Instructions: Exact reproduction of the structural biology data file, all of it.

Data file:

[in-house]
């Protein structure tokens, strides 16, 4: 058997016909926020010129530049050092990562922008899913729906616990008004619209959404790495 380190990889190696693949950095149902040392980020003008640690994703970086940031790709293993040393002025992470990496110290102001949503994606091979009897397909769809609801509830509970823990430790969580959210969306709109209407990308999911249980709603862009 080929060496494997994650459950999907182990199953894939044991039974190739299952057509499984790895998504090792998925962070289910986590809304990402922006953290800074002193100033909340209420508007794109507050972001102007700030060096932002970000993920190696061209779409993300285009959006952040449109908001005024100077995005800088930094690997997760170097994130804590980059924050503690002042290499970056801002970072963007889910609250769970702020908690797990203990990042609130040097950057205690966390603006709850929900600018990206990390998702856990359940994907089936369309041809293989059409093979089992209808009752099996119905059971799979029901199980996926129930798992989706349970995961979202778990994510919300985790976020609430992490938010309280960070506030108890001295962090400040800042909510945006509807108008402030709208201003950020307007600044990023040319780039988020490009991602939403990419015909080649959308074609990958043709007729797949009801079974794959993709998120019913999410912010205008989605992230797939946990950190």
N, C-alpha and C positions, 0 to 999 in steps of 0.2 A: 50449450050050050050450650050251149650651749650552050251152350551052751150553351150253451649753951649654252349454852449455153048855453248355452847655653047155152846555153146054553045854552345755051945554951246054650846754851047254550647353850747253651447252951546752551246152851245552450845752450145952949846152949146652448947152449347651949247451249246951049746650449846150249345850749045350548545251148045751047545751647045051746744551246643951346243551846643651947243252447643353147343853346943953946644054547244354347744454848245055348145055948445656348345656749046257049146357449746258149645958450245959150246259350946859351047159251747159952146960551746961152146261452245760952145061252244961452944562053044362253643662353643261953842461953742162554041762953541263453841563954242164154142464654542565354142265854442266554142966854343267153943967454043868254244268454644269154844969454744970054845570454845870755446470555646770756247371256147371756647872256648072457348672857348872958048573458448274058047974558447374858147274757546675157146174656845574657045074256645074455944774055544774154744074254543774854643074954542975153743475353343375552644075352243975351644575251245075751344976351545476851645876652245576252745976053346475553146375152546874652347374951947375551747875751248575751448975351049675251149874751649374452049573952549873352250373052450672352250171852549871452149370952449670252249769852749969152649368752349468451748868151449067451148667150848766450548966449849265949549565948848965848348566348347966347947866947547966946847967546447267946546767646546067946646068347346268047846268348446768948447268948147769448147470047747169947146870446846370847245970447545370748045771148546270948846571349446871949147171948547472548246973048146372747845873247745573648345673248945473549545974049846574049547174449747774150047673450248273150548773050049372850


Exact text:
[in-house]
């Protein structure tokens, strides 16, 4: 058997016909926020010129530049050092990562922008899913729906616990008004619209959404790495 380190990889190696693949950095149902040392980020003008640690994703970086940031790709293993040393002025992470990496110290102001949503994606091979009897397909769809609801509830509970823990430790969580959210969306709109209407990308999911249980709603862009 080929060496494997994650459950999907182990199953894939044991039974190739299952057509499984790895998504090792998925962070289910986590809304990402922006953290800074002193100033909340209420508007794109507050972001102007700030060096932002970000993920190696061209779409993300285009959006952040449109908001005024100077995005800088930094690997997760170097994130804590980059924050503690002042290499970056801002970072963007889910609250769970702020908690797990203990990042609130040097950057205690966390603006709850929900600018990206990390998702856990359940994907089936369309041809293989059409093979089992209808009752099996119905059971799979029901199980996926129930798992989706349970995961979202778990994510919300985790976020609430992490938010309280960070506030108890001295962090400040800042909510945006509807108008402030709208201003950020307007600044990023040319780039988020490009991602939403990419015909080649959308074609990958043709007729797949009801079974794959993709998120019913999410912010205008989605992230797939946990950190």
N, C-alpha and C positions, 0 to 999 in steps of 0.2 A: 50449450050050050050450650050251149650651749650552050251152350551052751150553351150253451649753951649654252349454852449455153048855453248355452847655653047155152846555153146054553045854552345755051945554951246054650846754851047254550647353850747253651447252951546752551246152851245552450845752450145952949846152949146652448947152449347651949247451249246951049746650449846150249345850749045350548545251148045751047545751647045051746744551246643951346243551846643651947243252447643353147343853346943953946644054547244354347744454848245055348145055948445656348345656749046257049146357449746258149645958450245959150246259350946859351047159251747159952146960551746961152146261452245760952145061252244961452944562053044362253643662353643261953842461953742162554041762953541263453841563954242164154142464654542565354142265854442266554142966854343267153943967454043868254244268454644269154844969454744970054845570454845870755446470555646770756247371256147371756647872256648072457348672857348872958048573458448274058047974558447374858147274757546675157146174656845574657045074256645074455944774055544774154744074254543774854643074954542975153743475353343375552644075352243975351644575251245075751344976351545476851645876652245576252745976053346475553146375152546874652347374951947375551747875751248575751448975351049675251149874751649374452049573952549873352250373052450672352250171852549871452149370952449670252249769852749969152649368752349468451748868151449067451148667150848766450548966449849265949549565948848965848348566348347966347947866947547966946847967546447267946546767646546067946646068347346268047846268348446768948447268948147769448147470047747169947146870446846370847245970447545370748045771148546270948846571349446871949147171948547472548246973048146372747845873247745573648345673248945473549545974049846574049547174449747774150047673450248273150548773050049372850